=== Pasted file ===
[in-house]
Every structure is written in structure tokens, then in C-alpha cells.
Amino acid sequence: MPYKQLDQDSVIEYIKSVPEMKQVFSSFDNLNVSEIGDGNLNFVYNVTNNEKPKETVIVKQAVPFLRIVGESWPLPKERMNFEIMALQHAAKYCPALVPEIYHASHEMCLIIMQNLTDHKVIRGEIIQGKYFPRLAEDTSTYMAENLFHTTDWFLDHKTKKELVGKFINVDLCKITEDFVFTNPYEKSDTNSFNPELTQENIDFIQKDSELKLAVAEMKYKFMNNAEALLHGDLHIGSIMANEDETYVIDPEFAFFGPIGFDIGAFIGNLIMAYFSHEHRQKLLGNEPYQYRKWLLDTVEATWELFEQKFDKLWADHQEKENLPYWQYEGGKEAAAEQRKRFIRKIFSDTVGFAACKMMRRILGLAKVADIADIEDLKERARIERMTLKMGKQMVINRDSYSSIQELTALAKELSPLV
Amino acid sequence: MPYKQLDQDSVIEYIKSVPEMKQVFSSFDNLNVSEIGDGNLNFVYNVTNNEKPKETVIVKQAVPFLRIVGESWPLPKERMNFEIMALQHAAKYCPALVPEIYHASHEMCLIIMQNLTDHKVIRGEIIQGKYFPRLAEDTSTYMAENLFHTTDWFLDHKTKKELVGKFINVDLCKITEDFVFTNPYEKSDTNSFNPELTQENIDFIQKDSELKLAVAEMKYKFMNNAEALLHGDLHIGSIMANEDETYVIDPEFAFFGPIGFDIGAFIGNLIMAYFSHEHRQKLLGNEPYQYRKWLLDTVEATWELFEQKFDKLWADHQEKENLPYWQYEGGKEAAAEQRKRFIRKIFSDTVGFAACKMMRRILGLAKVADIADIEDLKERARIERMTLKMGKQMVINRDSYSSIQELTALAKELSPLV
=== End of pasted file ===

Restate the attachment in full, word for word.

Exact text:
[in-house]
Every structure is written in structure tokens, then in C-alpha cells.
Amino acid sequence: MPYKQLDQDSVIEYIKSVPEMKQVFSSFDNLNVSEIGDGNLNFVYNVTNNEKPKETVIVKQAVPFLRIVGESWPLPKERMNFEIMALQHAAKYCPALVPEIYHASHEMCLIIMQNLTDHKVIRGEIIQGKYFPRLAEDTSTYMAENLFHTTDWFLDHKTKKELVGKFINVDLCKITEDFVFTNPYEKSDTNSFNPELTQENIDFIQKDSELKLAVAEMKYKFMNNAEALLHGDLHIGSIMANEDETYVIDPEFAFFGPIGFDIGAFIGNLIMAYFSHEHRQKLLGNEPYQYRKWLLDTVEATWELFEQKFDKLWADHQEKENLPYWQYEGGKEAAAEQRKRFIRKIFSDTVGFAACKMMRRILGLAKVADIADIEDLKERARIERMTLKMGKQMVINRDSYSSIQELTALAKELSPLV
Amino acid sequence: MPYKQLDQDSVIEYIKSVPEMKQVFSSFDNLNVSEIGDGNLNFVYNVTNNEKPKETVIVKQAVPFLRIVGESWPLPKERMNFEIMALQHAAKYCPALVPEIYHASHEMCLIIMQNLTDHKVIRGEIIQGKYFPRLAEDTSTYMAENLFHTTDWFLDHKTKKELVGKFINVDLCKITEDFVFTNPYEKSDTNSFNPELTQENIDFIQKDSELKLAVAEMKYKFMNNAEALLHGDLHIGSIMANEDETYVIDPEFAFFGPIGFDIGAFIGNLIMAYFSHEHRQKLLGNEPYQYRKWLLDTVEATWELFEQKFDKLWADHQEKENLPYWQYEGGKEAAAEQRKRFIRKIFSDTVGFAACKMMRRILGLAKVADIADIEDLKERARIERMTLKMGKQMVINRDSYSSIQELTALAKELSPLV